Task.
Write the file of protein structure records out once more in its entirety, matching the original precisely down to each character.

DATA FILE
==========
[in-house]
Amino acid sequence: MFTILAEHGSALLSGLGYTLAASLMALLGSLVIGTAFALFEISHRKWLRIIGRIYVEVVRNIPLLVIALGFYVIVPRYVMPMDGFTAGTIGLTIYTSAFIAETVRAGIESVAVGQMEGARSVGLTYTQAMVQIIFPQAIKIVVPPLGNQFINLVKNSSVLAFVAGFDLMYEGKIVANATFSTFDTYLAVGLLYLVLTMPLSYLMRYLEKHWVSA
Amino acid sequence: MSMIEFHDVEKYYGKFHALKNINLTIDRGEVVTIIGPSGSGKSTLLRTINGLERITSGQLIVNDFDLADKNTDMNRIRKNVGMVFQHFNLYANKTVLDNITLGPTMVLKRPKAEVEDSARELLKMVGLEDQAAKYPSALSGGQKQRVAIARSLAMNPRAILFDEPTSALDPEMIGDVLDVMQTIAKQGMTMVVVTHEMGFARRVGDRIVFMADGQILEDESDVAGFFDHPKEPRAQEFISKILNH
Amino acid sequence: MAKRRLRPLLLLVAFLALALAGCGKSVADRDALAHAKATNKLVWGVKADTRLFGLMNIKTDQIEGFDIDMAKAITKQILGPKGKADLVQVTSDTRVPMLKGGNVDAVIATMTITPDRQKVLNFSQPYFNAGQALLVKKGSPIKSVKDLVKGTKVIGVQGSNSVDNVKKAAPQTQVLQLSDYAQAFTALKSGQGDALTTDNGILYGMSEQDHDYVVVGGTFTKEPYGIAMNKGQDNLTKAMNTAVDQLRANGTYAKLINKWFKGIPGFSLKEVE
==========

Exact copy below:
[in-house]
Amino acid sequence: MFTILAEHGSALLSGLGYTLAASLMALLGSLVIGTAFALFEISHRKWLRIIGRIYVEVVRNIPLLVIALGFYVIVPRYVMPMDGFTAGTIGLTIYTSAFIAETVRAGIESVAVGQMEGARSVGLTYTQAMVQIIFPQAIKIVVPPLGNQFINLVKNSSVLAFVAGFDLMYEGKIVANATFSTFDTYLAVGLLYLVLTMPLSYLMRYLEKHWVSA
Amino acid sequence: MSMIEFHDVEKYYGKFHALKNINLTIDRGEVVTIIGPSGSGKSTLLRTINGLERITSGQLIVNDFDLADKNTDMNRIRKNVGMVFQHFNLYANKTVLDNITLGPTMVLKRPKAEVEDSARELLKMVGLEDQAAKYPSALSGGQKQRVAIARSLAMNPRAILFDEPTSALDPEMIGDVLDVMQTIAKQGMTMVVVTHEMGFARRVGDRIVFMADGQILEDESDVAGFFDHPKEPRAQEFISKILNH
Amino acid sequence: MAKRRLRPLLLLVAFLALALAGCGKSVADRDALAHAKATNKLVWGVKADTRLFGLMNIKTDQIEGFDIDMAKAITKQILGPKGKADLVQVTSDTRVPMLKGGNVDAVIATMTITPDRQKVLNFSQPYFNAGQALLVKKGSPIKSVKDLVKGTKVIGVQGSNSVDNVKKAAPQTQVLQLSDYAQAFTALKSGQGDALTTDNGILYGMSEQDHDYVVVGGTFTKEPYGIAMNKGQDNLTKAMNTAVDQLRANGTYAKLINKWFKGIPGFSLKEVE